15 SEPTEMBER 1855, Page 11


A MISTAKE which might induce the reader of the daily journals totally to misconceive the actual state of Italy would be to con- sider the present period of time separately from the past. That error would make him either exaggerate the appearance of move- ments, and anticipate some happy coup-de-theatre, converting "the oppressed nationalities" into happy peoples, and turning "King Bombe" into Pantaloon, the Czar Alexander into the Clown of the European pantomime ; or it would make the reader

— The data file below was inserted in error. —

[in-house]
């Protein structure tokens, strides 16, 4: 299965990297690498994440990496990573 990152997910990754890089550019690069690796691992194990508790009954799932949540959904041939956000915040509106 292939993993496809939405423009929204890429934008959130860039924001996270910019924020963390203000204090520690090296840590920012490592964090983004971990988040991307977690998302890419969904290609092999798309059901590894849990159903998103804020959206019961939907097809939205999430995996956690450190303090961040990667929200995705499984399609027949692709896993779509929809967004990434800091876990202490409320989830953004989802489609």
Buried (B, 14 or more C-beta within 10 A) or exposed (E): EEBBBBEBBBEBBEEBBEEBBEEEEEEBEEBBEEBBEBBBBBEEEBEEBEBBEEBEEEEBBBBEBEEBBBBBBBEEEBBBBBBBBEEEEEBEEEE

who takes repose in an easy scepticism disbelieve that there can be " anything in it," and dismiss the outward signs of the time as superficial changes that signify nothing. The fact is, that the principal movement at Naples, the appearance of some war-ship French or English to awake the placid echoes of the Bay and to shake King Ferdinand's diaphragm with an uneseapeable tremonr, has little to do in working the change that unquestion- ably goes forward in Italy ; but the real progress belongs to abid- ing causes long resident in the peninsula and inherent in the genius of the people. The very letter of Lucien Murat, which has been published in the London papers only in a mutilated form, belongs to 1854. It is an effusion of confidences "to a relation," intended probably for a rather extensive " private " circulation ; and it simply points out Prince Lucien as a person who considers himself " the only solution" of the Neapolitan question, but decidedly disposed to await an invitation before he takes any step. Prince Lucien is not a leading agitator, but only pretends to be an historical personage, transmitted from the past, and available for the future if occasion should arise. He is decidedly not an active element in the Vesuvian commotion. The wrongs of the ex-Minister Saliceti, " spretteque in- kirk fornite," were equally perennial, and were only brought into ac- tivity by the exciting causes of King Ferdinand's own restless, cowardly cruelty. It is the Bourbon crown that is the blister; but it is a blister upon the mildest and most inert people on earth, and the Neapolitans themselves will only be an adjective in any larger and more energetic movement that may arise elsewhere. Those signs which point to the moat positive, and perhaps even